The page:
Following Gardner, the Commonwealth Court took a second major step toward gutting the value of 306(a.2) in its decision last year in Protz v. WCAB.  In this recent attack on the process, the Commonwealth Court has held that the use of the most recent edition of the AMA Guides to the evaluation of permanent impairment (as required under 306(a.2)) is unconstitutional.  The Court held that the legislature could not rely on serial updates of the AMA Guides to the evaluation of permanent impairment as to do so was to impermissibly delegate its legislative authority to the AMA.  While this author thinks that decision is ridiculous, by reaching this decision, the Court has effectively caused any number of otherwise valid IRE evaluations currently in process to be defunct.  Once again, this decision has done nothing but increase the cost and amount of litigation under the Act, and is completely contrary to the purpose of Act 57.  This author cannot fathom how the Commonwealth Court would expect the legislature to do anything but rely on trained medical professionals who put together the AMA Guides in order to evaluate percentages of disability.  Clearly, the ability to look at physical conditions and evaluate them for permanent impairment is well beyond the scope and the ability of any legislative body.  Reliance on the Guides across the United States is commonplace.  The effect of Protz, of course, at this time is only to now require the use of the fourth edition.  All evaluations that have been previously accomplished under the sixth edition (for which cases are still pending) will now be defunct unless the employer can go through the cost of having the evaluation updated under the fourth edition.  It should be noted that the Protz decision is currently on appeal to the Supreme Court, and if the claimants get their way, not only will the use of the most recent edition be invalid, but also the entire process of using the AMA Guides will be unconstitutional.  If that occurs, then Section 306(a.2) will be effectively eliminated.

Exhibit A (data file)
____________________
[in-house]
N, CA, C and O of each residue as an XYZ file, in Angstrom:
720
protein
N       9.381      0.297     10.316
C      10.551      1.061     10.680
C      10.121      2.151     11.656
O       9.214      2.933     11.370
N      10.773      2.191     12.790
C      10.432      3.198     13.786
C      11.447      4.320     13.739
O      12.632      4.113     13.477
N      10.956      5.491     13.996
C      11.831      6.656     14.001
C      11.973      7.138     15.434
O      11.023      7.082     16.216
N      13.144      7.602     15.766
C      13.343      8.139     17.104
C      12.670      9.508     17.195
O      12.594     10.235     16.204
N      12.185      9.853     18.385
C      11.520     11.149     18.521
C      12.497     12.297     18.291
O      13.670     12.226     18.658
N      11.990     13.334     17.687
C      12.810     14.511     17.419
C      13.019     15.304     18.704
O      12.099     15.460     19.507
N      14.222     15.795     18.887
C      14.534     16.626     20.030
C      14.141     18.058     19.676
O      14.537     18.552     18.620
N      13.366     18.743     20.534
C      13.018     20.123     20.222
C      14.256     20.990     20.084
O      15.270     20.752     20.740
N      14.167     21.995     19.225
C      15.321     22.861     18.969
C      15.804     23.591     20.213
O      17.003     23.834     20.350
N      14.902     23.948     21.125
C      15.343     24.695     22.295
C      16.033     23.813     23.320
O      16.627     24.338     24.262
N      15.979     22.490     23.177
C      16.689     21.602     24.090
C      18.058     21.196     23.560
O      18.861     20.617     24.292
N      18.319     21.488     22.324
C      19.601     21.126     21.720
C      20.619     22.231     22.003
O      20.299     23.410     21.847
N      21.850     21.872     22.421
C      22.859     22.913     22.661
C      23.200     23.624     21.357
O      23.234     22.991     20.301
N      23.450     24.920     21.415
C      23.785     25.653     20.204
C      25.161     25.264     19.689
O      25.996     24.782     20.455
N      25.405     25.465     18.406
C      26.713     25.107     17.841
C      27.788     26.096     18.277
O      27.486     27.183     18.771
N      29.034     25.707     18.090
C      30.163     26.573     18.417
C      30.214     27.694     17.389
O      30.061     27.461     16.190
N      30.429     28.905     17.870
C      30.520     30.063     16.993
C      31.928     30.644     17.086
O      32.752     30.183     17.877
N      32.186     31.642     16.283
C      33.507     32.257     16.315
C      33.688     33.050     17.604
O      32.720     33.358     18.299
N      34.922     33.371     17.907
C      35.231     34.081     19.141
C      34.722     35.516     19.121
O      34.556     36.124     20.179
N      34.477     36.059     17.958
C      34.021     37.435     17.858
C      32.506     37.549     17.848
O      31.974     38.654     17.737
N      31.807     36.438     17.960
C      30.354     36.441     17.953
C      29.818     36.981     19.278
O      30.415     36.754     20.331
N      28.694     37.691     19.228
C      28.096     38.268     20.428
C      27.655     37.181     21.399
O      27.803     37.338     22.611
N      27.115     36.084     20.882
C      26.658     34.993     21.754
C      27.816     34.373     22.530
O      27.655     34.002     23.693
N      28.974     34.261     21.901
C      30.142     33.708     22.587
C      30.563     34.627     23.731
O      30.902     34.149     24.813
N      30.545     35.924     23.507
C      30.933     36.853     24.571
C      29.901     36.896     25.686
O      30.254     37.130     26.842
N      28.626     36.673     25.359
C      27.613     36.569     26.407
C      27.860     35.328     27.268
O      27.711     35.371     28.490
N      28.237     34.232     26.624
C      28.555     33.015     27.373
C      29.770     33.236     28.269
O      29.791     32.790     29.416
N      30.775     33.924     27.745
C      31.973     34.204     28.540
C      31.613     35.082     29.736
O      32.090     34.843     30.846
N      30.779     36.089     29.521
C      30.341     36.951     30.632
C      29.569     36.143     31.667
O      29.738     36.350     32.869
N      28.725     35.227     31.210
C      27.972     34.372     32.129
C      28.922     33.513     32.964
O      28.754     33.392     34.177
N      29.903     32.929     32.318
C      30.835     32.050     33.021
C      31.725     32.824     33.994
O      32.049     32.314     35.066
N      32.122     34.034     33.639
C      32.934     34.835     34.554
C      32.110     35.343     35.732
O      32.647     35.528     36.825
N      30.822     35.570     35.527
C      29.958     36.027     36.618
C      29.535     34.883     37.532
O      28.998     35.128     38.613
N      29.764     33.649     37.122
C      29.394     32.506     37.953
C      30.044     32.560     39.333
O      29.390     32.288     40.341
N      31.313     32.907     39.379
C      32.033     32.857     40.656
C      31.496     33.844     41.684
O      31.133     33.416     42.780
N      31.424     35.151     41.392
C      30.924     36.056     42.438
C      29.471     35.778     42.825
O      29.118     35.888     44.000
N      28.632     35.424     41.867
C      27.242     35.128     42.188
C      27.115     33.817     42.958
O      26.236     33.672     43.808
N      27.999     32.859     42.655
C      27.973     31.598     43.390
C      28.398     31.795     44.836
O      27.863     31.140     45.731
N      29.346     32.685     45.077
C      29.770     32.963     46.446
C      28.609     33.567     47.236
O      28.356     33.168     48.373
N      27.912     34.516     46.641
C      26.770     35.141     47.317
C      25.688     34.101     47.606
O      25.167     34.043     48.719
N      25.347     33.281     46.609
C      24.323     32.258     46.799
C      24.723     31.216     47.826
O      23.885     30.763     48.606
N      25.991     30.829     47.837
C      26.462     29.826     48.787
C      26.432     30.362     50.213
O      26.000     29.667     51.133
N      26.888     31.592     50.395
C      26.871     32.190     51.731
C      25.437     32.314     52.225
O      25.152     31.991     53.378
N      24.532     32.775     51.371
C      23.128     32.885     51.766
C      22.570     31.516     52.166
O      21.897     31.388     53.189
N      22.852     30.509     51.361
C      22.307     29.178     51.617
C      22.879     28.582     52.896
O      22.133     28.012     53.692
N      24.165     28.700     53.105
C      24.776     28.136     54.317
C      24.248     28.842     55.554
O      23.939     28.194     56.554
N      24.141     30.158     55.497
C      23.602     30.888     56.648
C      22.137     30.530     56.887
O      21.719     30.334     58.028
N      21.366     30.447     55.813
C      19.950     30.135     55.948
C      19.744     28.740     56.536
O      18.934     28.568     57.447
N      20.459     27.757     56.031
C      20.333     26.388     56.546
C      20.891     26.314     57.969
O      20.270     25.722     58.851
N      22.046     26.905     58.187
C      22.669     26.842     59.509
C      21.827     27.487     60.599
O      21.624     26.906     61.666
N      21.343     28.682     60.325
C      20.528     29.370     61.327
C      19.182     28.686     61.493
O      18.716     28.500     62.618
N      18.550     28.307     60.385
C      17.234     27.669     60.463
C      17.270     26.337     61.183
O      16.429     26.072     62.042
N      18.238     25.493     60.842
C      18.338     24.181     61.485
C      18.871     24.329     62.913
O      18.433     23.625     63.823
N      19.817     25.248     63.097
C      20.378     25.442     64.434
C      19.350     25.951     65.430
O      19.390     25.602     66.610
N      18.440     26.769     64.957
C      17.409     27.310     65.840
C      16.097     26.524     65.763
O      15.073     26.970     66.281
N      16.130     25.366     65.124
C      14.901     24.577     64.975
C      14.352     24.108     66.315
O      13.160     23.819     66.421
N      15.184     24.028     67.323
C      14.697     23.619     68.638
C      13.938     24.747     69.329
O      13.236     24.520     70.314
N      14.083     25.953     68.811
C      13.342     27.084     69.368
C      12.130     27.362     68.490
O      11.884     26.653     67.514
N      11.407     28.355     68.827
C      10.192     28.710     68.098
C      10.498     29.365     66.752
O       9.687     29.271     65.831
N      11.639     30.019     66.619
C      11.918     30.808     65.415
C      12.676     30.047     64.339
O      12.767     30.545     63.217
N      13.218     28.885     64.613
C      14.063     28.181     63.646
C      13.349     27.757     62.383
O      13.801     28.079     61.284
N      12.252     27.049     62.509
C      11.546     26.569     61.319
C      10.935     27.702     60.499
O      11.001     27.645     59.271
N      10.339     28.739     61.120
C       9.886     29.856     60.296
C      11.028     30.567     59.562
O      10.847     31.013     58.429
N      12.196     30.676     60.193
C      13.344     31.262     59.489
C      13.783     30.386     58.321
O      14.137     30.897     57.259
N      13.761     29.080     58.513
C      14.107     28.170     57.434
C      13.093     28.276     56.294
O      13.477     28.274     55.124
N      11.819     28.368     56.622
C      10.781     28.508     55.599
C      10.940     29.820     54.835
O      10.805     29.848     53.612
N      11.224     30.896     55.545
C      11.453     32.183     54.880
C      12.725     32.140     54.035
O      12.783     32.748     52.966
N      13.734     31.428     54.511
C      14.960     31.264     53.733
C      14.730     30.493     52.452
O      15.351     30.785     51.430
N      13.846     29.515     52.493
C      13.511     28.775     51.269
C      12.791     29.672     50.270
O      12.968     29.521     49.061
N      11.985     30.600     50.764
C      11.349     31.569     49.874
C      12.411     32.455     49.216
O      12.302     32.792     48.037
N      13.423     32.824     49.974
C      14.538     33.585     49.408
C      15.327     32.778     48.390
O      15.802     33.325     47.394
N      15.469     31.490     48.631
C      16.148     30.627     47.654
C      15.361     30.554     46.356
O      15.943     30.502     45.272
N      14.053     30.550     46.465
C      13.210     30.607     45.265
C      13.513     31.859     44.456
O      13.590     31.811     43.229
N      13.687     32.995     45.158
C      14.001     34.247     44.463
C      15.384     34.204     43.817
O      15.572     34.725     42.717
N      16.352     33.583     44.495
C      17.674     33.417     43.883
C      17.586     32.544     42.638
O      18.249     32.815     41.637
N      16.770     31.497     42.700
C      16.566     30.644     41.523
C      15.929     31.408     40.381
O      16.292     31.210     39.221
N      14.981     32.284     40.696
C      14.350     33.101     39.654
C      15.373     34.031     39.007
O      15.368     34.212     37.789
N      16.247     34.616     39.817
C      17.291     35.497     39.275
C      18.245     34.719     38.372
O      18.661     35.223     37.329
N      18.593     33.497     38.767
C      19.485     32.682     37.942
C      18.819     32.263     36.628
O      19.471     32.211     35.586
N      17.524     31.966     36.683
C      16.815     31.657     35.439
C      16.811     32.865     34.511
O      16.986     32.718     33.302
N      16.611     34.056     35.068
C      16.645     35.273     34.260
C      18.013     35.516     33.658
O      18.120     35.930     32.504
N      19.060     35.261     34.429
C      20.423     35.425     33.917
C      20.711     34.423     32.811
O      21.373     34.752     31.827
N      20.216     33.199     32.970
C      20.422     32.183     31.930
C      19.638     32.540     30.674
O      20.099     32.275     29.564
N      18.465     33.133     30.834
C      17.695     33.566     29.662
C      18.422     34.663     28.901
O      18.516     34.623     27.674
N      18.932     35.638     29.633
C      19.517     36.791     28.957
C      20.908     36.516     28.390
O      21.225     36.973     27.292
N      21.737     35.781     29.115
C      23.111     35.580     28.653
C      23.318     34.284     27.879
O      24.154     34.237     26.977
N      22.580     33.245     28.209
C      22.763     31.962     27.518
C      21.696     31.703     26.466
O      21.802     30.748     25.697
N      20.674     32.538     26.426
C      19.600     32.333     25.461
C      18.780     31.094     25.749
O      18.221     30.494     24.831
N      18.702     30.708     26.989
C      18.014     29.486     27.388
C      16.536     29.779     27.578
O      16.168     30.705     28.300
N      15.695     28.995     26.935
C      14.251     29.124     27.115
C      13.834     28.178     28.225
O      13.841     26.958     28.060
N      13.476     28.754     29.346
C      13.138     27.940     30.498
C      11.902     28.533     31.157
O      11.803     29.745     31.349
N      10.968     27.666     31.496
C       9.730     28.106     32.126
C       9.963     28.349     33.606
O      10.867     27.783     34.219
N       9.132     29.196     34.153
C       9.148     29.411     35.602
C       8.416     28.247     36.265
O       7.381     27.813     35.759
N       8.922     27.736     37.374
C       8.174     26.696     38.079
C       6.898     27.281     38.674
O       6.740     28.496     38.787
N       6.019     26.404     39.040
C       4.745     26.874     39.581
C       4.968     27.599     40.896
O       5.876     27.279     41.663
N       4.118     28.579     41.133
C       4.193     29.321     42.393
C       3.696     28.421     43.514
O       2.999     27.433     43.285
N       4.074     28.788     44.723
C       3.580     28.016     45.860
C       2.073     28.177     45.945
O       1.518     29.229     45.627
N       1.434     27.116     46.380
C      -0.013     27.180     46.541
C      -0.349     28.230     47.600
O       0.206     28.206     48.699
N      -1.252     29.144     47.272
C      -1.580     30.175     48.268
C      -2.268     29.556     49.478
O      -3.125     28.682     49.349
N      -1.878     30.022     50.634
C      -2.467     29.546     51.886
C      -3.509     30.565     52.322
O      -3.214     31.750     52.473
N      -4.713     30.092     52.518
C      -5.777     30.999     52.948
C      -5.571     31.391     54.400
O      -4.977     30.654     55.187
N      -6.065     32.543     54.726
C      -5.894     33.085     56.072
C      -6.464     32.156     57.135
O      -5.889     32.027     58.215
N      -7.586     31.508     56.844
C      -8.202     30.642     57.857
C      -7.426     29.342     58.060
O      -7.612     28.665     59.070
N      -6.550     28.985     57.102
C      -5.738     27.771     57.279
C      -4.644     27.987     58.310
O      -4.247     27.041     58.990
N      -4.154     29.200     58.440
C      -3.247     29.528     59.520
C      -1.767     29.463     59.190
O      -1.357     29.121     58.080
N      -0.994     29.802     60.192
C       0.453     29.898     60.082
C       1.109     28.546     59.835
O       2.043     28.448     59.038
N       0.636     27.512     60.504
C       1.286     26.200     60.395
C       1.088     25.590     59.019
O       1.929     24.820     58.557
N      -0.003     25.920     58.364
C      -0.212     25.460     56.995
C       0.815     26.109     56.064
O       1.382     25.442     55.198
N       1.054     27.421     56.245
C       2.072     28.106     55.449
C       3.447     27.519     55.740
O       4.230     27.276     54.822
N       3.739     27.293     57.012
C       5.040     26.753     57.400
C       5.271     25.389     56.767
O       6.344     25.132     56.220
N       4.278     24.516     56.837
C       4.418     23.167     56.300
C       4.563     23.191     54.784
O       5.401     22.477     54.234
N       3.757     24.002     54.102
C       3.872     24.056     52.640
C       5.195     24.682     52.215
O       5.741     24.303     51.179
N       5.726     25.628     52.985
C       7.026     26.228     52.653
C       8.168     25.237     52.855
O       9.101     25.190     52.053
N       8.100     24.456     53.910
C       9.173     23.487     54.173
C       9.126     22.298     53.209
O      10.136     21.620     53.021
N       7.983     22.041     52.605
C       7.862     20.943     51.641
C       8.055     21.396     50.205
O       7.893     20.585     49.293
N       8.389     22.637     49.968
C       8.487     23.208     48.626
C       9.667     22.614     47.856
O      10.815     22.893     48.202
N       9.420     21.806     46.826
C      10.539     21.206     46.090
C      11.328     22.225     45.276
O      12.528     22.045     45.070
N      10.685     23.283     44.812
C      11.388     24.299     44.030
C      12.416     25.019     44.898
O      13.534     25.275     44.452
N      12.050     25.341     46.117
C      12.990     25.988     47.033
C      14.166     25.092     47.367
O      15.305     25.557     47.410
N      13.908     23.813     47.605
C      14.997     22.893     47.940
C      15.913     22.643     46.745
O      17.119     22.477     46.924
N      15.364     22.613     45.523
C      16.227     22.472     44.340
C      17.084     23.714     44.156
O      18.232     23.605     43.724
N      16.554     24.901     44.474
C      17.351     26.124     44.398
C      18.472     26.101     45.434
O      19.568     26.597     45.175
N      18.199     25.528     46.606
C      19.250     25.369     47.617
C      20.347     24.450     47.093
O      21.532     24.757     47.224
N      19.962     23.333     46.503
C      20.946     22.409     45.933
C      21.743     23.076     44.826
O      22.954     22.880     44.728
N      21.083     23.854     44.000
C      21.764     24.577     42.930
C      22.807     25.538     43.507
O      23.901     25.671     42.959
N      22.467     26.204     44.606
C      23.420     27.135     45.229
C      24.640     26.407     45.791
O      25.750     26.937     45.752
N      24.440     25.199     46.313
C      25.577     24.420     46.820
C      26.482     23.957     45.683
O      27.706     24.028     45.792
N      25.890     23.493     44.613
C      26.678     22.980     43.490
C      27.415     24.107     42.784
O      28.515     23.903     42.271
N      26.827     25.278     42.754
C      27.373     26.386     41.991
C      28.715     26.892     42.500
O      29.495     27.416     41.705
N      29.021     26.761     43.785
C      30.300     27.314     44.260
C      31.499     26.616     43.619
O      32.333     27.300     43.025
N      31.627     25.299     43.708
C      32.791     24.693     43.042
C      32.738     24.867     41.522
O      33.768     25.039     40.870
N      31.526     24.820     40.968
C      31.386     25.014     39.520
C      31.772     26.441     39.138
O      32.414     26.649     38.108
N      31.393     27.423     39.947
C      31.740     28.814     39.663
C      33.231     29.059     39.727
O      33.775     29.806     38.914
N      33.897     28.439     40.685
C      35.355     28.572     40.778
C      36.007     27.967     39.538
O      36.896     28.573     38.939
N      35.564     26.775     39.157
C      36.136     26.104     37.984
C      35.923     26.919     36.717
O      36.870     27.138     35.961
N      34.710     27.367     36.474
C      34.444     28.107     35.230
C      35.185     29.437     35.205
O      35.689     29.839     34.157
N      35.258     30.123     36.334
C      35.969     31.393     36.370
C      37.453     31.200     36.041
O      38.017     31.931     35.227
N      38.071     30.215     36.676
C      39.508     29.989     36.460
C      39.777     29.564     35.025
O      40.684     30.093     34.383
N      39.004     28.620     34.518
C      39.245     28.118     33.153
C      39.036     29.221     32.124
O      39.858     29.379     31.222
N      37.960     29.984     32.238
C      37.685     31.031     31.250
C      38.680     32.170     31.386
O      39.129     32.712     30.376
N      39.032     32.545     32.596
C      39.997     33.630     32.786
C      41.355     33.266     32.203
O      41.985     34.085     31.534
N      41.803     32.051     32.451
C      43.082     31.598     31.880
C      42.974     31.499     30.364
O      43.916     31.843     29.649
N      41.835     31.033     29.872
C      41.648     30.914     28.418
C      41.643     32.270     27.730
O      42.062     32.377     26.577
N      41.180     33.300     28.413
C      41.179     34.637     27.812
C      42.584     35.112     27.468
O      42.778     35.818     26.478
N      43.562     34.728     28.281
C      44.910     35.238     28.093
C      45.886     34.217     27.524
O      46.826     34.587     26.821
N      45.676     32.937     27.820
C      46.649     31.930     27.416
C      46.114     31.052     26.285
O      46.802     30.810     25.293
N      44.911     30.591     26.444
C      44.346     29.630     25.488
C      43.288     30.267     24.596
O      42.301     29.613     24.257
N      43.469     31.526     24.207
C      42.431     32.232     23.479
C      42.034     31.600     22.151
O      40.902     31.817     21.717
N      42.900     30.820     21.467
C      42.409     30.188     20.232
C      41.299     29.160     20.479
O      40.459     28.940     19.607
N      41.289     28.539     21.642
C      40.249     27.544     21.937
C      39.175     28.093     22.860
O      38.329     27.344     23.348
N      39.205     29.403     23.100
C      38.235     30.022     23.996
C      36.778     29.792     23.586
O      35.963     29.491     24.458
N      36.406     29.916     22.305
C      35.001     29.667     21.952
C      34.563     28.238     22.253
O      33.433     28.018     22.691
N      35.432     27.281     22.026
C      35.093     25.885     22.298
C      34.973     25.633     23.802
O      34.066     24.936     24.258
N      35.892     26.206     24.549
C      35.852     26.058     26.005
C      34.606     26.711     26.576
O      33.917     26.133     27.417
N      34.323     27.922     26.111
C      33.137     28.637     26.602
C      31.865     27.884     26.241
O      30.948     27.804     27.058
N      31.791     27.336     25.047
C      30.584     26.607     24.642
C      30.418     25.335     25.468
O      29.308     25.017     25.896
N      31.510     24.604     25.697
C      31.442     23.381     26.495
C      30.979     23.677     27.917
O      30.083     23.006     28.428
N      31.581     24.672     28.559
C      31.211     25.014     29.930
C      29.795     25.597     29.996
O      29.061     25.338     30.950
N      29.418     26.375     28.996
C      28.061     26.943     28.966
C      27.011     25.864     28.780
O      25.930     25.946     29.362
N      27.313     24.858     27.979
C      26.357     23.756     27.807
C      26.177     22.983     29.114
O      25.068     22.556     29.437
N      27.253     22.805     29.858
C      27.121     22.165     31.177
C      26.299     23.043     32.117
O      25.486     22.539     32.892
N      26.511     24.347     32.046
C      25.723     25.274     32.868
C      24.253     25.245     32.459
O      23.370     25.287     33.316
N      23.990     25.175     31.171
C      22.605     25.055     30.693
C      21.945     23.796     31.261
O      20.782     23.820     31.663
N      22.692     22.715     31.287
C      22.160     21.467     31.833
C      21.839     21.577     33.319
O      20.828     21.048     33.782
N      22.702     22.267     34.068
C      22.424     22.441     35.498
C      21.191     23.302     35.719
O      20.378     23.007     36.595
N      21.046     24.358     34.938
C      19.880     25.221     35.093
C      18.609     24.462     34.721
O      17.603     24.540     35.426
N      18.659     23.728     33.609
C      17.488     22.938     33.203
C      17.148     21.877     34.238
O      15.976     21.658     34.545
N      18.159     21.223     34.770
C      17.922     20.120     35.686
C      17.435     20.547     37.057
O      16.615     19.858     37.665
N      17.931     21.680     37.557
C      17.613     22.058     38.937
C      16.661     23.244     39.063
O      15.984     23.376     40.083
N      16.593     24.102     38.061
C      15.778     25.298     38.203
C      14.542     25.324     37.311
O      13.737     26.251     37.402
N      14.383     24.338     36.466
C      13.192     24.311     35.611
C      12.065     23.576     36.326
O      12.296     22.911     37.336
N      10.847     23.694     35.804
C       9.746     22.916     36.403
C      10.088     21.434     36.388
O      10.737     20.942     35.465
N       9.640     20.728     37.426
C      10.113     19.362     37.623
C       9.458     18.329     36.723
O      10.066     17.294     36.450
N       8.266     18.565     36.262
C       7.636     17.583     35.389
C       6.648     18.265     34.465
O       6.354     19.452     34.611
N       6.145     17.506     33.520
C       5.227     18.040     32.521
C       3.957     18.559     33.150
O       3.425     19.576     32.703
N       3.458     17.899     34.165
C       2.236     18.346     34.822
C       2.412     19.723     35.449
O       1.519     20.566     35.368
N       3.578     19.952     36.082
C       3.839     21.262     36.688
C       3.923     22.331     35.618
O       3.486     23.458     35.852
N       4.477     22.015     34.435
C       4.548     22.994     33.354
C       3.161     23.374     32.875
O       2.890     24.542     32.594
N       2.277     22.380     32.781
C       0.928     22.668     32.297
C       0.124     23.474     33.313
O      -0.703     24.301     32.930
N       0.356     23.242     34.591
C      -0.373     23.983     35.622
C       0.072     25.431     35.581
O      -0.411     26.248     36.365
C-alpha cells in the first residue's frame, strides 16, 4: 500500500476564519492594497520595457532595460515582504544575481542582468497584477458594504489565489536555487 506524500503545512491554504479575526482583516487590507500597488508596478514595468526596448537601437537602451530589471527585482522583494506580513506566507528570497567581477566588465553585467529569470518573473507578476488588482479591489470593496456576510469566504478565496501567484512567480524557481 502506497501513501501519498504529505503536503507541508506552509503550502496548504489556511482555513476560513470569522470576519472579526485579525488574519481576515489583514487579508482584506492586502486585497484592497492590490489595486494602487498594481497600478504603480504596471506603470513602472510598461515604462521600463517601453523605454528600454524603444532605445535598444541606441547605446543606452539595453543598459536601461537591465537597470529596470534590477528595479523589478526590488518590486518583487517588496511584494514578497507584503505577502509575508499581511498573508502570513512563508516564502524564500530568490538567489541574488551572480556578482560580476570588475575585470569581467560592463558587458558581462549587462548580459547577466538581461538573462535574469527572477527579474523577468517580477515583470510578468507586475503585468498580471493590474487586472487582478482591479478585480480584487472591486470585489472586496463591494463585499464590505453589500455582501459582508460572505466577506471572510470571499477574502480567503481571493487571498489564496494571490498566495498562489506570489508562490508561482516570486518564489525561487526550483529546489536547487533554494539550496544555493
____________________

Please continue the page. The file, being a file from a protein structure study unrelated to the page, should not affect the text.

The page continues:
Since the Protz decision, the Supreme Court levied yet another blow on Section 306(a.2) in its recent decision in IA Construction Corporation and Liberty Mutual Insurance Company v. WCAB (Rhodes), No. 18 WPA 2015 (decided May 25, 2016).  In the Rhodes decision, Chief Justice Saylor writing for the Court en banc determined that a Workers’ Compensation Judge is free to reject the testimony of a Bureau selected IRE physician on the basis of credibility even where that opinion as presented by the employer is uncontradicted by any medical evidence adduced by the claimant.  In the Rhodes case, the employer obtained an IRE which rated the claimant at less than 50% whole body impaired.  Because the evaluation was not requested within 60 days of claimant’s receipt of 104 weeks of benefits, the employer was forced to use the “traditional administrative process” to modify the claimant’s benefit status.  The employer filed the petition and presented the testimony of the IRE physician selected by the Bureau.  The Judge then rejected that testimony on three grounds (two of which were rejected by the Court).  Most notably, the Judge rejected the IRE physician’s expert testimony on the basis that the claimant had a closed head injury and the IRE physician was a physiatrist (as opposed to a neurologist or neuropsychologist).  The Judge was unconvinced by the doctor’s testimony essentially stating that the doctor had not done a complete enough evaluation (or was not qualified to do a complete evaluation) of the claimant’s psychological/closed head injuries.  The Supreme Court upheld the decision finding that it was a reasoned decision, and that the employer failed, therefore, to produce substantial evidence.  The Court seemed to pay little attention to the employer’s argument that selection of an IRE physician is made by the Bureau of Workers’ Compensation, and is outside the control of the employer.  While the Court noted that selection of the IRE physician was made by the Bureau, a claimant would have even less control over selection of the physician than the employer.  With this decision, the Court has now made it possible for a claimant to produce no contrary medical evidence and still prevail and defeat the employer’s attempt to modify benefits.  The Court would apparently not even review the matter using the “capricious disregard” standard normally applied where only one party produces evidence.

Clearly, the courts have significantly reduced the effectiveness and value of Section 306(a.2) through this series of decisions.  Perhaps it is time for the legislature to step in with additional detailed legislation to reverse this alarming trend coming out of the appellate courts.

For a confidential analysis of your workers’ compensation issues, or questions about TRC’s workers’ compensation practice area, please contact Harry Rosensteel, Esquire at (412) 316-8686 or [email protected].